The fact that the Federal Bureau of Investigations is keeping a lot of things from the public eye is pretty much common knowledge, but what's really surprising is that the agency is now getting sued for it. A group of media companies have taken legal action against the FBI's decision to keep the iPhone 5c hack that allowed them to unlock the San Bernardino mass shooter's phone secret. According to the plaintiffs, this choice puts all the other users of the device at risk.
I'm not sure how aware you are of this incident, but this spring, the FBI asked Apple to unlock an iPhone 5c that supposedly belonged to the man guilty of the mass shooting in San Bernardino. However, when the IT giant stated that it doesn't have the code to unlock it and refused to create a backdoor, the Bureau of Investigation was forced to get creative and resort to some underhanded tactics. With the help of an unnamed third-party, the agency managed to hack the phone, but since then it has refused to tell the media how it did that.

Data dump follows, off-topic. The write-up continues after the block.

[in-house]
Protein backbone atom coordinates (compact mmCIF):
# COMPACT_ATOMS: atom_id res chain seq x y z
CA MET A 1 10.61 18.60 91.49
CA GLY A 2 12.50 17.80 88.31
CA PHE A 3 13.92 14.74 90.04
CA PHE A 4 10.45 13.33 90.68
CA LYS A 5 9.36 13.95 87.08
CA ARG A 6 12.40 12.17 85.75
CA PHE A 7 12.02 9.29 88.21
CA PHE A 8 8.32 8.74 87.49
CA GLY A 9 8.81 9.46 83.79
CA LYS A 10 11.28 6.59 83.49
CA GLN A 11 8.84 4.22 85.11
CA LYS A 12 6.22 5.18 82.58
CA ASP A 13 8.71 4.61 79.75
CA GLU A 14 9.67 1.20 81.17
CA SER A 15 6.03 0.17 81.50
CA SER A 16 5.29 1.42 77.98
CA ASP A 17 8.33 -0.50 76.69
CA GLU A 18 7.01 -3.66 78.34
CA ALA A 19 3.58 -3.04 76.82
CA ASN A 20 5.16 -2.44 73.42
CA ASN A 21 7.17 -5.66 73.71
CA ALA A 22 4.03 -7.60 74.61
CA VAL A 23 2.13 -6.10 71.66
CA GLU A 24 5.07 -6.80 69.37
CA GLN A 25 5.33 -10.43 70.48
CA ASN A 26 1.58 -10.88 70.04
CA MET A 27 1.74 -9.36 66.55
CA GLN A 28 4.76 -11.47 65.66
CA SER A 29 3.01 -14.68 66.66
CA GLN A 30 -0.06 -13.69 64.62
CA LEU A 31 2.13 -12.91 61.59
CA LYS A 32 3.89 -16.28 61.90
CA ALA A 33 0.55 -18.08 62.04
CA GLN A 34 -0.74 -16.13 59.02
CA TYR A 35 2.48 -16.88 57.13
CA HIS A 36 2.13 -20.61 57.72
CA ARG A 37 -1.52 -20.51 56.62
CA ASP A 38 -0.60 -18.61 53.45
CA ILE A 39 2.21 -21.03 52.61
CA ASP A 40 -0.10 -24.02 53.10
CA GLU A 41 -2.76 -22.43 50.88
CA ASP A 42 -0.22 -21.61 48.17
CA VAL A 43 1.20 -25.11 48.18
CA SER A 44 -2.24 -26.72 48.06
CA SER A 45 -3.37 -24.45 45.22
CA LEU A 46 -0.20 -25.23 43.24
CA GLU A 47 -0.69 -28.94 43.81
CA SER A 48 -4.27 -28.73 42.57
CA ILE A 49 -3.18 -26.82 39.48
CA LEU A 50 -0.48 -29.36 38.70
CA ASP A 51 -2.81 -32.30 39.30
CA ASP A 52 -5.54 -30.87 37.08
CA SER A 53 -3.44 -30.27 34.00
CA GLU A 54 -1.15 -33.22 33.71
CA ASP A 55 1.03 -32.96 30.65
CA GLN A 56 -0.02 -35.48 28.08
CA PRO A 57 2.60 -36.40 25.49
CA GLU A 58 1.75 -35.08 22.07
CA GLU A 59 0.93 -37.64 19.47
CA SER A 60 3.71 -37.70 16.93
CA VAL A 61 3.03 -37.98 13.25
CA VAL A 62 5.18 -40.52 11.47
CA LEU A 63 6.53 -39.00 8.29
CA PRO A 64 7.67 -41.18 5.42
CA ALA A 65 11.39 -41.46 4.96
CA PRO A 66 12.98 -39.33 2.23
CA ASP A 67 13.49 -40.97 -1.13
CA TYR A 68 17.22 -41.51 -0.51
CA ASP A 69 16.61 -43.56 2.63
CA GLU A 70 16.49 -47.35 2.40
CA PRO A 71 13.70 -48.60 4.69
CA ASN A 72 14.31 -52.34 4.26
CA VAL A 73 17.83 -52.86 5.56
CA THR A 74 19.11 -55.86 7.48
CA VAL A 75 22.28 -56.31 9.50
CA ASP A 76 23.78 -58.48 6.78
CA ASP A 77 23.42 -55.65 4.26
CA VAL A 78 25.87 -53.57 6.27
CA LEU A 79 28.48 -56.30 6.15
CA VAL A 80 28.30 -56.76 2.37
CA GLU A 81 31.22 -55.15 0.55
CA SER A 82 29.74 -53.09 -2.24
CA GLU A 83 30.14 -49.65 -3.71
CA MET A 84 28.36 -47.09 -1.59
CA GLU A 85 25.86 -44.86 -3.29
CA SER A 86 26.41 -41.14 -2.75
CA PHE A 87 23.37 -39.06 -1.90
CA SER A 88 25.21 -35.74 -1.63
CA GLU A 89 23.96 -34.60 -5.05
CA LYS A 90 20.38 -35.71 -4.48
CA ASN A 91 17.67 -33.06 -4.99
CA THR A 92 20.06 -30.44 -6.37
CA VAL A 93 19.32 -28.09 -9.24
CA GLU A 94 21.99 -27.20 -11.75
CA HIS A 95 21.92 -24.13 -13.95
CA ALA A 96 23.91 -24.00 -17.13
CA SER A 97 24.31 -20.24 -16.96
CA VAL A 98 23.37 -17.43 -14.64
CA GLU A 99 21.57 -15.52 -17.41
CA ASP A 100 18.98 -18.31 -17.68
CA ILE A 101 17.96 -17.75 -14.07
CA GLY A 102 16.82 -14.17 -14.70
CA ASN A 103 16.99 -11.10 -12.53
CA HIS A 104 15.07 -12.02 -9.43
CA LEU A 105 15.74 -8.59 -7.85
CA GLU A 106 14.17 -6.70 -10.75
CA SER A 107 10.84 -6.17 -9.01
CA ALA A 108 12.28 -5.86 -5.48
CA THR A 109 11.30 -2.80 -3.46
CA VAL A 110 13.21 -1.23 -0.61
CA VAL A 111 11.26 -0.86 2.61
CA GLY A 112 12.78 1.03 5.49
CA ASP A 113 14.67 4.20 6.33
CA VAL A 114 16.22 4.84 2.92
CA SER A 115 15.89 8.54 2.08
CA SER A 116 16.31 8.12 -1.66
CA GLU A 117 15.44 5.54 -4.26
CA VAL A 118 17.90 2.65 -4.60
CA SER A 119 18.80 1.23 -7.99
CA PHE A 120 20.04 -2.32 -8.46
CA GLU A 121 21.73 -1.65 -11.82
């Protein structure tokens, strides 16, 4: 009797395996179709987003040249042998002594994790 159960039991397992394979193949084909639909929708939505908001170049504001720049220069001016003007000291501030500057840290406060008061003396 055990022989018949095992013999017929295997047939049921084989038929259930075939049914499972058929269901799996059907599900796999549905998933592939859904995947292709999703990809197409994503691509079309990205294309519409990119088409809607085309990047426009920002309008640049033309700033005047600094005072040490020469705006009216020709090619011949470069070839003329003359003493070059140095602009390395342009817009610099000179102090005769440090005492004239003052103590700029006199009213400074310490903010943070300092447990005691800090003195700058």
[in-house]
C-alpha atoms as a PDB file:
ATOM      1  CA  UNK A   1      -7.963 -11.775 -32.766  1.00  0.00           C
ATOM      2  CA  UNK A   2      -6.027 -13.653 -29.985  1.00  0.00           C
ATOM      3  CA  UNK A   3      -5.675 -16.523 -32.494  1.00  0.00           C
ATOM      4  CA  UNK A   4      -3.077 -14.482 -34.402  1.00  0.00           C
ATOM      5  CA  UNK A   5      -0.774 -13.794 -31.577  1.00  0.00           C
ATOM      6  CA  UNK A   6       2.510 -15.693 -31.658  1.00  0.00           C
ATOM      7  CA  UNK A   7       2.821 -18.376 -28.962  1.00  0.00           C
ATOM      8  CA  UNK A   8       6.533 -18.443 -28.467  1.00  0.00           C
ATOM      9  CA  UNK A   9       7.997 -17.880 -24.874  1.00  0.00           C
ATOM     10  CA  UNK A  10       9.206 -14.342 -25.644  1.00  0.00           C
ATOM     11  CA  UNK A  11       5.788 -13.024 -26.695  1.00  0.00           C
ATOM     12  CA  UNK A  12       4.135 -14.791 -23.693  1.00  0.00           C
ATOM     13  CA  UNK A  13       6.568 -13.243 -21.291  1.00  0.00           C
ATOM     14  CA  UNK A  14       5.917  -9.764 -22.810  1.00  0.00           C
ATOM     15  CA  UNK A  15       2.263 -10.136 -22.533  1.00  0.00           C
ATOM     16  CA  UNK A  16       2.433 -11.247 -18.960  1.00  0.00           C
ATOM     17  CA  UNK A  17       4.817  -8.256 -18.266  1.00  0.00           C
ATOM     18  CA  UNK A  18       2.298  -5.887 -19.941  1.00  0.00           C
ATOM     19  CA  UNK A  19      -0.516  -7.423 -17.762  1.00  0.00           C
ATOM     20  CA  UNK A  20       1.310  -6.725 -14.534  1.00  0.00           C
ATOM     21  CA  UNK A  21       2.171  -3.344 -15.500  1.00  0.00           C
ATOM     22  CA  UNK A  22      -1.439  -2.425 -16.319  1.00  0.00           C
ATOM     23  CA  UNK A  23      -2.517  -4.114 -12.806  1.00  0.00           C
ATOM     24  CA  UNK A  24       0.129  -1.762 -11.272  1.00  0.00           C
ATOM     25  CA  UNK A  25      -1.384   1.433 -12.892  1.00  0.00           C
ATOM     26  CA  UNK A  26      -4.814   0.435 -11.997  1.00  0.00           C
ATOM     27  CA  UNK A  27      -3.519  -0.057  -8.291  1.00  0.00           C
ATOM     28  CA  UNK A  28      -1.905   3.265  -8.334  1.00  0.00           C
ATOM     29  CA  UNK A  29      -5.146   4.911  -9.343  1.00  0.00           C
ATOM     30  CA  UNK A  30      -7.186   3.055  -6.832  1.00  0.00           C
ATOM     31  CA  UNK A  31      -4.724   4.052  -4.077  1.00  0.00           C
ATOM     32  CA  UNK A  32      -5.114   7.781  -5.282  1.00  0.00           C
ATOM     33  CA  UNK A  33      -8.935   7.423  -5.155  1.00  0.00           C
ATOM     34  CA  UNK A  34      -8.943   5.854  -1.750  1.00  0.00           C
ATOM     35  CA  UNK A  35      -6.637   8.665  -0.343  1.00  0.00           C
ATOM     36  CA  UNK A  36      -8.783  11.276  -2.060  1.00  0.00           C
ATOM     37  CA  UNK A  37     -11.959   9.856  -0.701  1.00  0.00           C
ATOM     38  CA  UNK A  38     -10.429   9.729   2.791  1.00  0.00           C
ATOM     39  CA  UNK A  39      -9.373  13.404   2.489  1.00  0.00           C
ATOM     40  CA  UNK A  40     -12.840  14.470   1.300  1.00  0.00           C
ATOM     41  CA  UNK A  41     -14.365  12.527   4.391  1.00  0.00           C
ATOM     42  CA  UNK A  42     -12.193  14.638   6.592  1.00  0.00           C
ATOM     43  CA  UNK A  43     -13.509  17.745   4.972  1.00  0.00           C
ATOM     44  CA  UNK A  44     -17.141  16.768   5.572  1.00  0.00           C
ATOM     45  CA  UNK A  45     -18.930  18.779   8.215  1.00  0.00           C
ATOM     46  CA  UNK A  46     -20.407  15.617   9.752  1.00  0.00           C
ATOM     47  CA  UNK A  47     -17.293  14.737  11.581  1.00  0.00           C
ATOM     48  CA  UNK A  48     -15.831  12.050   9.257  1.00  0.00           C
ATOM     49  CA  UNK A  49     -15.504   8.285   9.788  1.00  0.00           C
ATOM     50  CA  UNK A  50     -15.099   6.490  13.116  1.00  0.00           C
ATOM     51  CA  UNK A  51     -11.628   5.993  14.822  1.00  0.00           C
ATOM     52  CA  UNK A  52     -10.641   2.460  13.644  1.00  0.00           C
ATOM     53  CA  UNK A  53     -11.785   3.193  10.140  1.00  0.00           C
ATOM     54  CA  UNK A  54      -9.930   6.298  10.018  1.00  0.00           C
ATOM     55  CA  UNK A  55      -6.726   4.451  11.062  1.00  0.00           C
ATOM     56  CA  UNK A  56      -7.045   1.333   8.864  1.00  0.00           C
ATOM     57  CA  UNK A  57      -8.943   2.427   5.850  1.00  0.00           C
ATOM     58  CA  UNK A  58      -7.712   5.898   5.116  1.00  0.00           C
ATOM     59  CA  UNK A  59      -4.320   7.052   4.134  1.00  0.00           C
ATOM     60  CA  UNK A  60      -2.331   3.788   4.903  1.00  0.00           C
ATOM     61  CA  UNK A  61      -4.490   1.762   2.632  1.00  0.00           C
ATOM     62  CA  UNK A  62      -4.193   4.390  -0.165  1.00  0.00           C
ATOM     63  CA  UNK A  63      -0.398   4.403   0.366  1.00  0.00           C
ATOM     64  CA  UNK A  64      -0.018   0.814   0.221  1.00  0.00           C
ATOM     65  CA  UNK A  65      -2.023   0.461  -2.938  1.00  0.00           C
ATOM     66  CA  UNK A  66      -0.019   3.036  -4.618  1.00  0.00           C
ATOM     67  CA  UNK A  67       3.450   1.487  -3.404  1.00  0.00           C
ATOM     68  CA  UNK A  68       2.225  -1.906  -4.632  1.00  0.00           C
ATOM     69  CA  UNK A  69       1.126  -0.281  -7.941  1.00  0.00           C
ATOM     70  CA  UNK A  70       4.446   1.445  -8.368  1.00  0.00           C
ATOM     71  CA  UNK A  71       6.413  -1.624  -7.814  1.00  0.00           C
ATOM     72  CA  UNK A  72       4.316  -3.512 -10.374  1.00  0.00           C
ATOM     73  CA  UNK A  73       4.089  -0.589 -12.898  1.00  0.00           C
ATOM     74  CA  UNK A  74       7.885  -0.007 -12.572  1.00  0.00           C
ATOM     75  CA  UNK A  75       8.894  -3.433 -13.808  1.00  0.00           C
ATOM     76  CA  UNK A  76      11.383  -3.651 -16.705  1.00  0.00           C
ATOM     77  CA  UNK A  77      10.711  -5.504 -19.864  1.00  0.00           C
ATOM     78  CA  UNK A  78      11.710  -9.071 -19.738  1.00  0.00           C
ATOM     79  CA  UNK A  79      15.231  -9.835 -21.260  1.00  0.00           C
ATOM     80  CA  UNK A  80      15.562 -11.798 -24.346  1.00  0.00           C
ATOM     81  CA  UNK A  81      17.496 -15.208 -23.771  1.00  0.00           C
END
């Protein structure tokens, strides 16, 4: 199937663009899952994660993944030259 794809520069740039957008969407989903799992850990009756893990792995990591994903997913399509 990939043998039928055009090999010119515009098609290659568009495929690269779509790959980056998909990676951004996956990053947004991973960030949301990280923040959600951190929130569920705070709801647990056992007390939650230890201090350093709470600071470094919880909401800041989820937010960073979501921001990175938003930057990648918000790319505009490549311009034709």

Unfortunately, if the FBI can do it, many other organizations and hackers can too, so every iPhone user is at risk. USA Today's parent company and two other media organizations are suing, stating that the agency has no legal ground to withhold this information and demanding to know who this third-party is and how much the FBI has paid them. This isn't the first time that the FBI is involved in shady deals, as the Silk Road shutdown has left us with more questions than answers.